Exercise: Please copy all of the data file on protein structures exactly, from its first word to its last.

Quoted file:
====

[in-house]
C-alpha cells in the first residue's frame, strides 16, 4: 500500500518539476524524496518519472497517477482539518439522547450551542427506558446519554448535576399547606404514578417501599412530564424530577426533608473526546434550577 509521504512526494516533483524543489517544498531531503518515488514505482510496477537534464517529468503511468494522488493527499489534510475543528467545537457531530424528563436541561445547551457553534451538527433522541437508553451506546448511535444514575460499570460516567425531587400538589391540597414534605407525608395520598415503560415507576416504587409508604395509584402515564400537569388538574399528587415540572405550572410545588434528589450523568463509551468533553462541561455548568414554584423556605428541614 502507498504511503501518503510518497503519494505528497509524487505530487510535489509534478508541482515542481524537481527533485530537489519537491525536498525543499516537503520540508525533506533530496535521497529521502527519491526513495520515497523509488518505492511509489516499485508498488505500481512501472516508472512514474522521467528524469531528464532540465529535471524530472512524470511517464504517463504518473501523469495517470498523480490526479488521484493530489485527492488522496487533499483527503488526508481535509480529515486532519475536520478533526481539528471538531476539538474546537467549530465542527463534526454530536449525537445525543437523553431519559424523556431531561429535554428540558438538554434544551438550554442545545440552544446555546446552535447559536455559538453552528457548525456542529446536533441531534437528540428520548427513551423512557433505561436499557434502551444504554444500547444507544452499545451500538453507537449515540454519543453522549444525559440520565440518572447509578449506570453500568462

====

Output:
[in-house]
C-alpha cells in the first residue's frame, strides 16, 4: 500500500518539476524524496518519472497517477482539518439522547450551542427506558446519554448535576399547606404514578417501599412530564424530577426533608473526546434550577 509521504512526494516533483524543489517544498531531503518515488514505482510496477537534464517529468503511468494522488493527499489534510475543528467545537457531530424528563436541561445547551457553534451538527433522541437508553451506546448511535444514575460499570460516567425531587400538589391540597414534605407525608395520598415503560415507576416504587409508604395509584402515564400537569388538574399528587415540572405550572410545588434528589450523568463509551468533553462541561455548568414554584423556605428541614 502507498504511503501518503510518497503519494505528497509524487505530487510535489509534478508541482515542481524537481527533485530537489519537491525536498525543499516537503520540508525533506533530496535521497529521502527519491526513495520515497523509488518505492511509489516499485508498488505500481512501472516508472512514474522521467528524469531528464532540465529535471524530472512524470511517464504517463504518473501523469495517470498523480490526479488521484493530489485527492488522496487533499483527503488526508481535509480529515486532519475536520478533526481539528471538531476539538474546537467549530465542527463534526454530536449525537445525543437523553431519559424523556431531561429535554428540558438538554434544551438550554442545545440552544446555546446552535447559536455559538453552528457548525456542529446536533441531534437528540428520548427513551423512557433505561436499557434502551444504554444500547444507544452499545451500538453507537449515540454519543453522549444525559440520565440518572447509578449506570453500568462